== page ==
Boris Johnson was tonight facing calls for his resignation after becoming the first sitting prime minister in UK history to be found by police to have broken the law.
Mr Johnson, his wife Carrie and chancellor Rishi Sunak were all issued with fixed penalty notices after the Metropolitan Police found they breached Covid laws by attending a 56th birthday party for the prime minister in the Cabinet Room at 10 Downing Street on 19 June 2020, when indoor social gatherings were strictly banned.
Labour leader Keir Starmer said that the fines showed that the PM and Mr Sunak had lied repeatedly about the Partygate scandal, dishonouring both their offices and the sacrifices of the British people. He said: “They have to go.”
His call for their resignation was echoed by former Scottish Conservative leader Ruth Davidson and by representatives of families bereaved by the pandemic, who said that the “shameless” prime minister had “taken us all for mugs” and caused untold hurt to those who lost loved ones.
And a snap poll by Savanta ComRes found that three in five voters (61 per cent) believe Johnson should resign after receiving a fine, against just 31 per cent who thought he should remain in office.
The Johnsons immediately paid their fines and the prime minister offered a “full apology” but made clear he had no intention of quitting.
He acknowledged public anger at his failure to observe restrictions which he had imposed on the entire nation and said voters “had the right to expect better” from him.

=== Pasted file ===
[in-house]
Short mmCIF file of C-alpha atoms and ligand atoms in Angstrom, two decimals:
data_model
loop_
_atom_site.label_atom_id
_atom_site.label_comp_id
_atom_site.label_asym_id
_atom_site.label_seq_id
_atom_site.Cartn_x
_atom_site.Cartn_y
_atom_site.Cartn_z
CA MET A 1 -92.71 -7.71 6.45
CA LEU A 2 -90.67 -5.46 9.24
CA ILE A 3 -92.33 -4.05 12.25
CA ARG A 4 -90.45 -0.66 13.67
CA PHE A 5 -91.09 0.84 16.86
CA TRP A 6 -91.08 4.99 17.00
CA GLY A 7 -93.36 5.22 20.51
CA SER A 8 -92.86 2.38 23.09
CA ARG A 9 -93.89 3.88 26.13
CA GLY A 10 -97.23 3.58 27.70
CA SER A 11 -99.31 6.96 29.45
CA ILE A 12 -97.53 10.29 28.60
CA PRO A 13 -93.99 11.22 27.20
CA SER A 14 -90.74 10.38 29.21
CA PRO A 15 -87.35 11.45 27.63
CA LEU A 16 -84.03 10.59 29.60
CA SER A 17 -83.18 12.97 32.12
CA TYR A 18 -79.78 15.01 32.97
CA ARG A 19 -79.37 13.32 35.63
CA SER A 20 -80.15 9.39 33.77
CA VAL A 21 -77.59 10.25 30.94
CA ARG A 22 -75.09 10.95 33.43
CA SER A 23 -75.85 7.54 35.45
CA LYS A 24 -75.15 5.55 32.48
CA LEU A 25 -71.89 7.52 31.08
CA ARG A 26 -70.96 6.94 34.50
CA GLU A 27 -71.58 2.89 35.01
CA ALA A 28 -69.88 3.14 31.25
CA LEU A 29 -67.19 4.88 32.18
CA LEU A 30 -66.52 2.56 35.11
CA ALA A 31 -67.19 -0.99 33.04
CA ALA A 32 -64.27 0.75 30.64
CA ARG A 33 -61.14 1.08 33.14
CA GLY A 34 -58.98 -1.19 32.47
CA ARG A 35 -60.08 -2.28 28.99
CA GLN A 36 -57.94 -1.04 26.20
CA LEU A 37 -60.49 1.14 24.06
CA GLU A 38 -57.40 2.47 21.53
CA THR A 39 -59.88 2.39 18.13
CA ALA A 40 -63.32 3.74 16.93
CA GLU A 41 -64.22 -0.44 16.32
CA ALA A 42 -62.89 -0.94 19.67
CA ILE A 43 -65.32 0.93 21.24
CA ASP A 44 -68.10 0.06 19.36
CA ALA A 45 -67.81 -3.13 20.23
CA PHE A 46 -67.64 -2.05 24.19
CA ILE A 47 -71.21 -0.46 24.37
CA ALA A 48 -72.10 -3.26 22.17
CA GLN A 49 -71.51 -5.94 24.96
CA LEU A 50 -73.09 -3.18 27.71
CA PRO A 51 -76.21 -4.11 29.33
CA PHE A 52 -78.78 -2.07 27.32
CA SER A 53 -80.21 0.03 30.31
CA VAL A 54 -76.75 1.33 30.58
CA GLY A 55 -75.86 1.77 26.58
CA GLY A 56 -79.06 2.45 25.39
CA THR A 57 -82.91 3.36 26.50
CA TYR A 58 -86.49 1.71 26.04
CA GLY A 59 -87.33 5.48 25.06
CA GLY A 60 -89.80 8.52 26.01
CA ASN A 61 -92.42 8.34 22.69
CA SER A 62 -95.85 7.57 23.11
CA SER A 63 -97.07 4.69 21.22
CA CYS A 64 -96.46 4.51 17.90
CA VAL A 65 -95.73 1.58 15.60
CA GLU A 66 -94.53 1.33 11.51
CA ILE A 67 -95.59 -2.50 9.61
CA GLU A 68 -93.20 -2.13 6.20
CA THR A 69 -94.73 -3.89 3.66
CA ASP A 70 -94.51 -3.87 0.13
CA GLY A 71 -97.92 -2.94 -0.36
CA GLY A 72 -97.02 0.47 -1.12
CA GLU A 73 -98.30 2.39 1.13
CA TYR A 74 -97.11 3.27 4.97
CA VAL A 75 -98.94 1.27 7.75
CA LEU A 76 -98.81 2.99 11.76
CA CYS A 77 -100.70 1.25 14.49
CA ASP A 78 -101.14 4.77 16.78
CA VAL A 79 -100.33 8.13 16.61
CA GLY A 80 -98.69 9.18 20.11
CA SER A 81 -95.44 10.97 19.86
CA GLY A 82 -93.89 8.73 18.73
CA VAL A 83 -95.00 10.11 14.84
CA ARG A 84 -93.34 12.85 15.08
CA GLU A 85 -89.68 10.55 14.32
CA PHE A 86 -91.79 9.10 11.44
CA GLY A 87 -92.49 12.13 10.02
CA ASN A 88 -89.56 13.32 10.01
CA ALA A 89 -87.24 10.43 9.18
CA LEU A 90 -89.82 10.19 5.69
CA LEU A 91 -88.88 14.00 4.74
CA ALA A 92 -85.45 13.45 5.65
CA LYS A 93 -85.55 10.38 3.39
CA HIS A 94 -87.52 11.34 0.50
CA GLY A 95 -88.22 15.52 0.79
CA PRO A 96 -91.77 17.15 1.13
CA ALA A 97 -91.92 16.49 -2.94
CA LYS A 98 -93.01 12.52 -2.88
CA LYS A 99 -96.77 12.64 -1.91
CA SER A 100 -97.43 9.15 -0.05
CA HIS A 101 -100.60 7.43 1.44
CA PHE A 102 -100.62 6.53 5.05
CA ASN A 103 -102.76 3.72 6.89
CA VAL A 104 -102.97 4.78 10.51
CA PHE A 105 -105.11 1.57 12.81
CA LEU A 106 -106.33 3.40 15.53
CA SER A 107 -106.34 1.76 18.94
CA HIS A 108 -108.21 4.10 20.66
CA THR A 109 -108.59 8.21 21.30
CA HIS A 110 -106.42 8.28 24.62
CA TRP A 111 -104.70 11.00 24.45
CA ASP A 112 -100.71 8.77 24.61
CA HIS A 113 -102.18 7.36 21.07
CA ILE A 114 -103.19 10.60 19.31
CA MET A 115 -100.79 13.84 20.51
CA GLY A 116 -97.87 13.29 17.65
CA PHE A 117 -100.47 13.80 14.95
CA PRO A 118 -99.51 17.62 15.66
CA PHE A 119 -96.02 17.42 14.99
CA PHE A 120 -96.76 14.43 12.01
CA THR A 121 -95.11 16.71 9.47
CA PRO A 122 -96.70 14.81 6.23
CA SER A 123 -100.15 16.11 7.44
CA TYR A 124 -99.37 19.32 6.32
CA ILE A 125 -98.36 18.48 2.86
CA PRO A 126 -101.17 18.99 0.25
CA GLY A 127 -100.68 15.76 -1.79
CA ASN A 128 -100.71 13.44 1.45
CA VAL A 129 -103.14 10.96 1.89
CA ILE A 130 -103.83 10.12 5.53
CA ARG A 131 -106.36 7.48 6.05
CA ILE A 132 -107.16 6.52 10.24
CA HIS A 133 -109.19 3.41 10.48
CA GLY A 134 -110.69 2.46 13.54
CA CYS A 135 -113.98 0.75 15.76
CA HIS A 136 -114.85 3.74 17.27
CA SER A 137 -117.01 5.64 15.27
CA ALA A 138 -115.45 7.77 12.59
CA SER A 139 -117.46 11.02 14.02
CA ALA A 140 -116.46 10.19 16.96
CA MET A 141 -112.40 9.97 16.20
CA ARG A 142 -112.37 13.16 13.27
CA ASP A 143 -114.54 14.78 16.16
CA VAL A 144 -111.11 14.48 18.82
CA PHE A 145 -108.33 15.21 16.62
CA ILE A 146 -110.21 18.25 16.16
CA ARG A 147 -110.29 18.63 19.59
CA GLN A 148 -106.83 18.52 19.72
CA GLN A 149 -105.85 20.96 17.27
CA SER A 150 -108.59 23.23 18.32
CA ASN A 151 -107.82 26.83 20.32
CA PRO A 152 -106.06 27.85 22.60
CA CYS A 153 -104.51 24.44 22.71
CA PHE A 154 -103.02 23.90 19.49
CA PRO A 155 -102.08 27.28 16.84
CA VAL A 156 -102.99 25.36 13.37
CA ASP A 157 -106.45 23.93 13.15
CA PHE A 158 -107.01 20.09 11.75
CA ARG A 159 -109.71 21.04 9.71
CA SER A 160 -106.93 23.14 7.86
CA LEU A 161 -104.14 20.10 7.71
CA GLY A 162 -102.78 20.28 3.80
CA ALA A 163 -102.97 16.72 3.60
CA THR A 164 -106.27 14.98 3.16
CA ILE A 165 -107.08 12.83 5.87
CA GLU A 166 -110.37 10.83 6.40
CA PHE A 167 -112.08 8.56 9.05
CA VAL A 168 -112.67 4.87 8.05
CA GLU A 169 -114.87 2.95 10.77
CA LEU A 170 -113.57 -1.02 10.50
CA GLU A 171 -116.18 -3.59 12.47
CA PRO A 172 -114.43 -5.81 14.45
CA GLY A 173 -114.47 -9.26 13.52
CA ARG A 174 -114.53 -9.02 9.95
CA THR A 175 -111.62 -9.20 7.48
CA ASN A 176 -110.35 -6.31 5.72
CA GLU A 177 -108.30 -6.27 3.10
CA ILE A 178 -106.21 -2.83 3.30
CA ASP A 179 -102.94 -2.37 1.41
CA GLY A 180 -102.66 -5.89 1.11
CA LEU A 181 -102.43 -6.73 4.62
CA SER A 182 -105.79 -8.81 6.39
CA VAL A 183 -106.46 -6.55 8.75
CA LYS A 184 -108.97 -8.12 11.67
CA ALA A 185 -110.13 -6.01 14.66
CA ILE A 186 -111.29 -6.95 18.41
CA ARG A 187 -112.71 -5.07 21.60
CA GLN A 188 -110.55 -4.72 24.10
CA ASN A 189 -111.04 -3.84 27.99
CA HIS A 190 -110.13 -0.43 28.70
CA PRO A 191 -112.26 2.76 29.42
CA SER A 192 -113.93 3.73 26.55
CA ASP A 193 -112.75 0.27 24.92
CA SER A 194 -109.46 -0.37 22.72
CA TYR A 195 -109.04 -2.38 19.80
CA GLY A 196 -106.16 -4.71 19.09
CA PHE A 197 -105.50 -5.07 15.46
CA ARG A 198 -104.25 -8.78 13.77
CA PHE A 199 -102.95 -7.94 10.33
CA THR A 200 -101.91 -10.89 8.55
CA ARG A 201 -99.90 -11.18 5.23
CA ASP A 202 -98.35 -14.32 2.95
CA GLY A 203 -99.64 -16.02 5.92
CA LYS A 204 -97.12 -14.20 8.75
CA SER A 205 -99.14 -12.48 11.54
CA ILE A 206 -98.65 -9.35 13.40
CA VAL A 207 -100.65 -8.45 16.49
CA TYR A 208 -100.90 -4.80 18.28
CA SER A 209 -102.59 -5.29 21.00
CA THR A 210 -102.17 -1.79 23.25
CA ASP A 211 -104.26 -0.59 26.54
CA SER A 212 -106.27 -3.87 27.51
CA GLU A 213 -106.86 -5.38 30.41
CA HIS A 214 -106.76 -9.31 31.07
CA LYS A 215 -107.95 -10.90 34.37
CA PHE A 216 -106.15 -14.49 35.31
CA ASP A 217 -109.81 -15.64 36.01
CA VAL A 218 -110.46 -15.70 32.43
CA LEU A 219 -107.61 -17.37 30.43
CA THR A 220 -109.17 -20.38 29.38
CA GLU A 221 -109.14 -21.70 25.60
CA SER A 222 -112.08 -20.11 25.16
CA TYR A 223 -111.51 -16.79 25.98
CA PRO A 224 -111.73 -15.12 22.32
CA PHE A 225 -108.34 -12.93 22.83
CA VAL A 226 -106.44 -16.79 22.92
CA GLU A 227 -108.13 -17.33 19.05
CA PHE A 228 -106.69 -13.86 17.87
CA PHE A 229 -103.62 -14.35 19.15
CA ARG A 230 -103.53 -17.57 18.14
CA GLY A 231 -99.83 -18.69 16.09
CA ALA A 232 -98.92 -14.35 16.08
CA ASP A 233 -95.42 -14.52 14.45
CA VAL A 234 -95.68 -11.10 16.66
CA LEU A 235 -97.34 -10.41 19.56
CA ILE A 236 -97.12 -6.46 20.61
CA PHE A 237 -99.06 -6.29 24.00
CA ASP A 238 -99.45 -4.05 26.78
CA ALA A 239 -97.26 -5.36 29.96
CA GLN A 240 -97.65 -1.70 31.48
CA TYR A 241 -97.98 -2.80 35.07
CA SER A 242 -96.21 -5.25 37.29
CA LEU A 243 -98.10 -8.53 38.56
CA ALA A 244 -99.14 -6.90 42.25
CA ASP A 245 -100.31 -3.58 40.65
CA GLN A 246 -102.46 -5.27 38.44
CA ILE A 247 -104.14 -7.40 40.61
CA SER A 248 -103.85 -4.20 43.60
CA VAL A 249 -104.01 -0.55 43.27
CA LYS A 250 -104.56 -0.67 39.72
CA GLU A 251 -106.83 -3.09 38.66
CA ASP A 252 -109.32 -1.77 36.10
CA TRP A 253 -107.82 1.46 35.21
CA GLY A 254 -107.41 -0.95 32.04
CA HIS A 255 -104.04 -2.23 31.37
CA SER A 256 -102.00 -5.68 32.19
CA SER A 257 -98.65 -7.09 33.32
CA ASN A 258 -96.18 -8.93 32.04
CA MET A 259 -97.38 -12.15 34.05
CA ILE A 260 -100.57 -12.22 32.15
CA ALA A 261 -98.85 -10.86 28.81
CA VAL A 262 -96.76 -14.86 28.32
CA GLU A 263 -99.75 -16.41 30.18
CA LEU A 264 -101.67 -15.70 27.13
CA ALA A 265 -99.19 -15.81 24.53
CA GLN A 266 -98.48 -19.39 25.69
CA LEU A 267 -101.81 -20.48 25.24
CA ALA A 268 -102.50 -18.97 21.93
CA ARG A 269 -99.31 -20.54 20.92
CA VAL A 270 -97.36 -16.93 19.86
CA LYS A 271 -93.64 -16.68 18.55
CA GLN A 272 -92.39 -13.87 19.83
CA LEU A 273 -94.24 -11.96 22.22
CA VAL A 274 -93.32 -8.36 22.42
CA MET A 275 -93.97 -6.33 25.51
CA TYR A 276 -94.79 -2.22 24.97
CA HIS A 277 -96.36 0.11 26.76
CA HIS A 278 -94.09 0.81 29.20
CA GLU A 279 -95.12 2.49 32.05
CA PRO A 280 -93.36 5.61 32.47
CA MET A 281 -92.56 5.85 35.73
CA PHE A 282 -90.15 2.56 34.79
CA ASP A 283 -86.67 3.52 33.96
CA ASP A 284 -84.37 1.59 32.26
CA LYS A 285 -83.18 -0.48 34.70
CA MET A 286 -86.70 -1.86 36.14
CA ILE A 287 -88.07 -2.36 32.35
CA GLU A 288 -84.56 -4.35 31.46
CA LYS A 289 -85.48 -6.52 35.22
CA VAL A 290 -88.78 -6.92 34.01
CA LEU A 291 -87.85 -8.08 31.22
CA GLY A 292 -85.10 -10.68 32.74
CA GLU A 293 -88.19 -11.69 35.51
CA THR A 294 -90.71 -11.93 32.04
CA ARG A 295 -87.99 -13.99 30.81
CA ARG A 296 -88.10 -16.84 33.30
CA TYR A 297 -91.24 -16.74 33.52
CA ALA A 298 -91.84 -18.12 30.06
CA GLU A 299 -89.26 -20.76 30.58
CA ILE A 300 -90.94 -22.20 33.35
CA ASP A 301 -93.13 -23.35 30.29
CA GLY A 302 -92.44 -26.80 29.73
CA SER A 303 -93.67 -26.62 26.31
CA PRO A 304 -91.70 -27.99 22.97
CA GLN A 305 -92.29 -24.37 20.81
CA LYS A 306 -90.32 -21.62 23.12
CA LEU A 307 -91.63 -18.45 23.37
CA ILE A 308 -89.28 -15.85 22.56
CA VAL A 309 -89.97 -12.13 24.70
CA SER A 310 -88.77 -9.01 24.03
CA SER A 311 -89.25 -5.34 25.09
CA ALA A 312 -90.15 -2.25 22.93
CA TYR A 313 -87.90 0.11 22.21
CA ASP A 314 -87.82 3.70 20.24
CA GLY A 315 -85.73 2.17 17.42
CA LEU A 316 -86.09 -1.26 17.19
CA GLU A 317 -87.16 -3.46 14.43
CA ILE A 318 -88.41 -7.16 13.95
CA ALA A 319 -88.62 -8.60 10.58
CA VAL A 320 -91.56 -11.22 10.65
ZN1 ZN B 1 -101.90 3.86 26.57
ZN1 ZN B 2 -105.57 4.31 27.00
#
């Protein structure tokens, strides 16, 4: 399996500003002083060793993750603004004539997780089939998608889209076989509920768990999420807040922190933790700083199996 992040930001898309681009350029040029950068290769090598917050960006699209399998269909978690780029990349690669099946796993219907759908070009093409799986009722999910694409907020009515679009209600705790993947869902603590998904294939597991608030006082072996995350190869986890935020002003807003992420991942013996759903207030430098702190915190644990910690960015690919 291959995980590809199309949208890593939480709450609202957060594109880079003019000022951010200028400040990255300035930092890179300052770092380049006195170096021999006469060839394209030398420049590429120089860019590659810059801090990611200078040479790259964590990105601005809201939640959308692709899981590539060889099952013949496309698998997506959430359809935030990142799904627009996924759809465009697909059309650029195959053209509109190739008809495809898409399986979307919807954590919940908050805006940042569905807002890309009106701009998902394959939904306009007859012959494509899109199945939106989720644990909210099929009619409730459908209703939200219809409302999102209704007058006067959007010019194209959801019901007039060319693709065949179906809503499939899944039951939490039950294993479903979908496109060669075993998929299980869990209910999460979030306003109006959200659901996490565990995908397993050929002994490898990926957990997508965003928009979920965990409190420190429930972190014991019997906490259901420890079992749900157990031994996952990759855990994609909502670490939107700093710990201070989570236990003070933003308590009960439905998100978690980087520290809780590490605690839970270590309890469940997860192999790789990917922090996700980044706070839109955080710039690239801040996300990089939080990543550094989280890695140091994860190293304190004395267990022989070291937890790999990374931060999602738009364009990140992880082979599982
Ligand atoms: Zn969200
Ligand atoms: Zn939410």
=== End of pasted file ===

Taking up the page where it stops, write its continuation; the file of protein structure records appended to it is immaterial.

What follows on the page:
But he insisted that it had not occurred to him that the gathering – which he said lasted less than 10 minutes – was outside the rules.
And crucially he denied deliberately misleading parliament – something which the ministerial code makes clear is a resigning matter – when he said last December that no Covid rules had been broken at No 10. The statement was made “in completely good faith”, he insisted.
Mr Sunak confirmed he had paid the fine and issued an “unreserved” apology, saying that he “respects” the police decision and “deeply regrets the frustration and anger caused”.
However, he gave no indication that he was considering his position, despite having told MPs last November: “No, I did not attend any parties.” At the time his presence at the birthday party was first reported, Treasury sources suggested he had attended accidentally, thinking he was going to a Covid strategy meeting – an excuse which police did not accept.